During the month of March, 1899, Capt. McDonald, with two men, were ordered to Columbus, Colorado county, for the purpose of preventing trouble there between the Townsend and Reece [sic] factions. Capt. McDonald went alone, his men not being able to reach him in time, and his courage and cool behavior prevented a conflict between the two factions. The district judge and district attorney both informed him that it was impossible to handle the situation, but he told them that he could make the effort, and he gave the members of each faction a limited time in which to get rid of their weapons, stating that he would put those in jail who refused to comply. His order had the desired effect.1

This report by the adjutant general added to McDonald’s growing reputation as a two-gun crusading knight. Yet Captain Bill was only one of a number of Rangers who became involved in the affair over a period of time.

Columbus is situated in the south central part of the state in


Chapter 9: Humphries Case: An East Texas Lyching


Chapter 9



You will remember that at the request of the sheriff, county attorney and other local authorities of that county, Capt. McDonald and Private Old were sent there to assist them and myself in the investigation of that horrible murder which was then enshrouded in a mystery that it seemed almost impossible to uncover. Before the rangers reached us the people in the neighborhood of the murder seemed afraid to talk. They said they would be murdered, too, if they took any hand in working up the case. About the first thing Capt. McDonald did was to assure the people that he and his associates had come there to stay until every murderer was arrested and convicted, and that he would see that all those who assisted him would be protected. They believed him, and in consequence thereof they soon began to talk and feel that the law would be vindicated, and I am glad to say that it was. The work of the rangers in this one case is worth more to the State, in my opinion, than your department will cost during your administration. In fact, such service cannot be valued in dollars and cents.1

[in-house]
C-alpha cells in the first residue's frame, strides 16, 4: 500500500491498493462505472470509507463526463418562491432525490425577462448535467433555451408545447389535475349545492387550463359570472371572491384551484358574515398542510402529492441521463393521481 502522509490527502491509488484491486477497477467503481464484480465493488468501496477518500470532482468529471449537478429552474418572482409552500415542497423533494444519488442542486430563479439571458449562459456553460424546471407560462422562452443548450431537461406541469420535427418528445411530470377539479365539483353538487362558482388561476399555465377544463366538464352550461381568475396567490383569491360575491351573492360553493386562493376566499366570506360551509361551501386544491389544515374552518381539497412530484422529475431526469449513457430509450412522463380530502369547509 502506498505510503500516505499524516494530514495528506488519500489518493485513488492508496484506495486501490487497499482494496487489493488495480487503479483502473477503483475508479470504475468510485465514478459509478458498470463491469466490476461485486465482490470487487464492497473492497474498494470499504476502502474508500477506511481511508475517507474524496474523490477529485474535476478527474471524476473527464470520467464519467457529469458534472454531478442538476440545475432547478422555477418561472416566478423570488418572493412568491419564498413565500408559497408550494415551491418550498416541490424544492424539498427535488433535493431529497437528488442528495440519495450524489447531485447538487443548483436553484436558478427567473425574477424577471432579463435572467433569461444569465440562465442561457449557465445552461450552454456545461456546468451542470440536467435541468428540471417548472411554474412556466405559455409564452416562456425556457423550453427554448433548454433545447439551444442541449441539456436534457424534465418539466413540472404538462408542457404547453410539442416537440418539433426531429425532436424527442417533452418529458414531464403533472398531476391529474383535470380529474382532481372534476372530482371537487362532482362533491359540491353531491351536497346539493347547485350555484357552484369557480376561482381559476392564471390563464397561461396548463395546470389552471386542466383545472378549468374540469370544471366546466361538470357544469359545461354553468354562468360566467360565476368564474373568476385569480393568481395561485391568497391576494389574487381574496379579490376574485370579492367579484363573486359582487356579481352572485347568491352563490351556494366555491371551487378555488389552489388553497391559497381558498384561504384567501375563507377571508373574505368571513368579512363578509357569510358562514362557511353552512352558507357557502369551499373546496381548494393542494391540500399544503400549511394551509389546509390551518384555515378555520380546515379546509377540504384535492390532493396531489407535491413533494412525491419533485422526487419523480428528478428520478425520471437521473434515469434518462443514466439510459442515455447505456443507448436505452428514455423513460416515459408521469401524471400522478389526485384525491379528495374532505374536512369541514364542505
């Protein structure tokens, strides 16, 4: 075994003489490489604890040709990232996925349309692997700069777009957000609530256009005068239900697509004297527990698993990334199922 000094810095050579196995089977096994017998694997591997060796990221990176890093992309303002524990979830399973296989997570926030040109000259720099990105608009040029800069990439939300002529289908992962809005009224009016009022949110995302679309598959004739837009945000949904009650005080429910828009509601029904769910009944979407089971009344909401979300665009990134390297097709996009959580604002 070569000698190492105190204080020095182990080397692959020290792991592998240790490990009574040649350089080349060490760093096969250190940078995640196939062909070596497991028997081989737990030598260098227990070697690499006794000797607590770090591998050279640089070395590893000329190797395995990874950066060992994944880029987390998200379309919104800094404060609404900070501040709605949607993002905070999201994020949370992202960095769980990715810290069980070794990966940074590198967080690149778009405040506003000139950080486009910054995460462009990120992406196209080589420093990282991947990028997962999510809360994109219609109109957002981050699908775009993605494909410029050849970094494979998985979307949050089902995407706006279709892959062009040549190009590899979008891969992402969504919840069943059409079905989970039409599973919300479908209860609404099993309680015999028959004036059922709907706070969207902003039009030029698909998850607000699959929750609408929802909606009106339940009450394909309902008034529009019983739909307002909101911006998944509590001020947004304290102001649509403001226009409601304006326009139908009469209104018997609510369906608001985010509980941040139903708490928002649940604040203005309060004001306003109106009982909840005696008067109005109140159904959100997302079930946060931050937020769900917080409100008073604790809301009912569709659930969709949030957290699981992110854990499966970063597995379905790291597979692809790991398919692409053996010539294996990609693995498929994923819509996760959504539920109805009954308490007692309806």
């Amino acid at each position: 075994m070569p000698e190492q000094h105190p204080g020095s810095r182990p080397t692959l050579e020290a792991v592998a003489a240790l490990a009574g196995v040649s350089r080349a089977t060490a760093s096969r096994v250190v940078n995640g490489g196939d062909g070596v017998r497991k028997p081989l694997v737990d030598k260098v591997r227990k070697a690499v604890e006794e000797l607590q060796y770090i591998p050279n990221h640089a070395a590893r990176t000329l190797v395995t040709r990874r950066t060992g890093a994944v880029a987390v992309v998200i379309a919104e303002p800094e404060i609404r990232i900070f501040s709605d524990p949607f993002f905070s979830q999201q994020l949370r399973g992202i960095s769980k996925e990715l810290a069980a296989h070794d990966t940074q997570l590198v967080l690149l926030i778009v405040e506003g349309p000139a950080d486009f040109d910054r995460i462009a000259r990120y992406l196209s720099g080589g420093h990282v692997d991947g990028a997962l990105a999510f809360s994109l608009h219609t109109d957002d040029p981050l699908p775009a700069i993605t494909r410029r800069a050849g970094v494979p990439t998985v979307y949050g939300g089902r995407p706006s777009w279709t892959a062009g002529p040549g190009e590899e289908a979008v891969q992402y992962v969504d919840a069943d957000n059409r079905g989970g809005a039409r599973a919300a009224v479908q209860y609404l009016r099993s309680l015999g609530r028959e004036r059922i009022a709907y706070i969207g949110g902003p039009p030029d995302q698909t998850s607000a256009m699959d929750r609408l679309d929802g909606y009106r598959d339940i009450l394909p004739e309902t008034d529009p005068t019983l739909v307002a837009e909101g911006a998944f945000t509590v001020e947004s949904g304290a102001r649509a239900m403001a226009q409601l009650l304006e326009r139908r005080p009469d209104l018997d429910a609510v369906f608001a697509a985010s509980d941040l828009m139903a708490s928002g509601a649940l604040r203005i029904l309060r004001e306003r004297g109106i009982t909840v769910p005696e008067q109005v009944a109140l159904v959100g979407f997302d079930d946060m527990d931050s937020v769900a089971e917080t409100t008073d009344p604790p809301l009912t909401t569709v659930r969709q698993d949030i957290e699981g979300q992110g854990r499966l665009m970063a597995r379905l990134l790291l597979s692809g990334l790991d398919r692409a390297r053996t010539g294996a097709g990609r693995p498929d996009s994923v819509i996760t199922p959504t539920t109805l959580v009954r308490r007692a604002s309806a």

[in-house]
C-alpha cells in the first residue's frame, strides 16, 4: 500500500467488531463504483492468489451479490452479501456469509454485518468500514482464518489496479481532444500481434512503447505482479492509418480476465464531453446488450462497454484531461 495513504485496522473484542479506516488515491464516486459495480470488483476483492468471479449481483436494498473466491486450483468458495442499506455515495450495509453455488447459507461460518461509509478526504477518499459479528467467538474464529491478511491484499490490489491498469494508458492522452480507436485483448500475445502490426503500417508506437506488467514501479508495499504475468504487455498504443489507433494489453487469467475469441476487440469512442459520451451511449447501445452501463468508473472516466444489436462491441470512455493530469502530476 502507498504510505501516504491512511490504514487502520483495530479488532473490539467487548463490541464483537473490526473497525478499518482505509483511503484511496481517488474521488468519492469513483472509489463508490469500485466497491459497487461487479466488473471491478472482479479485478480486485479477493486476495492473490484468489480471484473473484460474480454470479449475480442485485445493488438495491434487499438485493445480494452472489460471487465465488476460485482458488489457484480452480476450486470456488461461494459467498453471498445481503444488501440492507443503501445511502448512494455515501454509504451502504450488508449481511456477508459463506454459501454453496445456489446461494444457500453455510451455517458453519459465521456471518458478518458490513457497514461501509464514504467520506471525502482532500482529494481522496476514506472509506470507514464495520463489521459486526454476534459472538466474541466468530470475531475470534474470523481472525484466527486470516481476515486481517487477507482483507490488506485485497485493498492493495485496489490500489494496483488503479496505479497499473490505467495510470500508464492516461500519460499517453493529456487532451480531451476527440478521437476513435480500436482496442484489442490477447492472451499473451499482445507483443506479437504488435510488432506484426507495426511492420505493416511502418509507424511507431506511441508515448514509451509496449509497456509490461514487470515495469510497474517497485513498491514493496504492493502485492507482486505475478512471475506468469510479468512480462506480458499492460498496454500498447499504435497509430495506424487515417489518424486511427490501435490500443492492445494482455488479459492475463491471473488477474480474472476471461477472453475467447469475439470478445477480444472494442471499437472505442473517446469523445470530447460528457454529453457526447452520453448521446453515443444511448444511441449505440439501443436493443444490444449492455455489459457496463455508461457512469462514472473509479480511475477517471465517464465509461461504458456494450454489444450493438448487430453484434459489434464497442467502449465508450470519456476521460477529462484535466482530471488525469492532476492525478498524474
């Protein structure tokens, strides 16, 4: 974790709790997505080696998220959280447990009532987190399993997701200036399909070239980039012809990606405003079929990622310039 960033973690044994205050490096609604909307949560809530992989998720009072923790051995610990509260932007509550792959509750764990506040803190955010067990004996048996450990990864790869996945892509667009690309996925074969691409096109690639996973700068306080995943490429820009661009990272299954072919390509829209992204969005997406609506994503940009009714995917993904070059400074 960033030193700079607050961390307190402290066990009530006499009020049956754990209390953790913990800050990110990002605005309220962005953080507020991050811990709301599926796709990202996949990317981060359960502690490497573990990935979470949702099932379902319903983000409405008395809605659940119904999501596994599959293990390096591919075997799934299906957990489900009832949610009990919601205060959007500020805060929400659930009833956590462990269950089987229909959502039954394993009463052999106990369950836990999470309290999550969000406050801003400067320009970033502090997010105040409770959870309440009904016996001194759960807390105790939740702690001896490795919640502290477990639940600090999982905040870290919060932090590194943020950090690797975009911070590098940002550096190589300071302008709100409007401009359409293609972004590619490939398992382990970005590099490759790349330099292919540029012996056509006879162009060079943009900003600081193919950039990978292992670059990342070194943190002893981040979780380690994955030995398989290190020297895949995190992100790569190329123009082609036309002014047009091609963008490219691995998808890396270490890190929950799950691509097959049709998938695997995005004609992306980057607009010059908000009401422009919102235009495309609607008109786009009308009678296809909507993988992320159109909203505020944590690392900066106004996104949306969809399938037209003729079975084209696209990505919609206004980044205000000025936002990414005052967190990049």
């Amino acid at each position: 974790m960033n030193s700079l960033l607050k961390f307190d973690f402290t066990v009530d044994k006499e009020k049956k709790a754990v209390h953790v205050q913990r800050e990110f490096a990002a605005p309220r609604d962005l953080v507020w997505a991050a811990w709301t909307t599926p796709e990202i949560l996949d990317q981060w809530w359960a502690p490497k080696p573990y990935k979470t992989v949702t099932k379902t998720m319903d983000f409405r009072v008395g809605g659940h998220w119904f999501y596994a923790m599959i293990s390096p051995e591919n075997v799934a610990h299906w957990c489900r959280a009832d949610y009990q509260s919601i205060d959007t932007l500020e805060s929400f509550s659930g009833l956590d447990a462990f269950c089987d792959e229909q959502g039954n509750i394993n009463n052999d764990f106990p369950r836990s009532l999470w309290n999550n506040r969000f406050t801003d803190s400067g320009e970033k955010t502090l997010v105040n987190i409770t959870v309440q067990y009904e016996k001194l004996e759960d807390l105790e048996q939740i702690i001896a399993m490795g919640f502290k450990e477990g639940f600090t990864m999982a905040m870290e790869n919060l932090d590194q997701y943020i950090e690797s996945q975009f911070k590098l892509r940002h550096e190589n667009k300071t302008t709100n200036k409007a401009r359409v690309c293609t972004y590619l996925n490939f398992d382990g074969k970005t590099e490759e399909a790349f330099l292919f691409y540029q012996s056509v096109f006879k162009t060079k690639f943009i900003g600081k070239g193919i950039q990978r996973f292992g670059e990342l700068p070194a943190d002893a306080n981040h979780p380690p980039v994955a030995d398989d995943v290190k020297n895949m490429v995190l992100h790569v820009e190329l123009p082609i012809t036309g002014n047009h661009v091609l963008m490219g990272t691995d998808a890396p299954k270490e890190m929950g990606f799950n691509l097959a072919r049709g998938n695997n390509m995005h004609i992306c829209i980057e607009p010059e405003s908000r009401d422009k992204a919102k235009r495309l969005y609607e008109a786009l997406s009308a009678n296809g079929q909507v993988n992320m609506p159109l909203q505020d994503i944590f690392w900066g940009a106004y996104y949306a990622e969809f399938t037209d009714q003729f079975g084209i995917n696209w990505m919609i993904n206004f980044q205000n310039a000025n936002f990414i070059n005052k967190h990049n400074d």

Chapter 10: Finale of the Frontier Battalion


Chapter 10


On the killing of T. L. Fuller of Company B in the line of duty: shot

“without warning.”1

The troubles at Orange, Texas, where Fuller went down, led to the demise of the Frontier Battalion at the turn of the twentieth century.

During the last half of the 1890s, the lifestyles of the members of the Frontier Battalion remained similar to the existence of those who served in the early Rangers. They still wore nondescript clothes, rode horses, carried revolvers, rifles, and shotguns, and lived under harsh conditions imposed by nature and distances traveled. In addition, the men in the four companies in the field continued under the command of Brooks, Hughes, McDonald, and

Rogers. These captains tried to maximize the use of their time and energies in combating crime and maintaining order.

At the start of the twentieth century, the Lone Star State faced a growing population and an increasing number of farms, ranches, towns, and larger urban centers. For some time the Rangers of Texas tried to change their operations to meet these new conditions.


Map: East Texas



Map: Panhandle



Map: Counties of the Panhandle



Map: Central Texas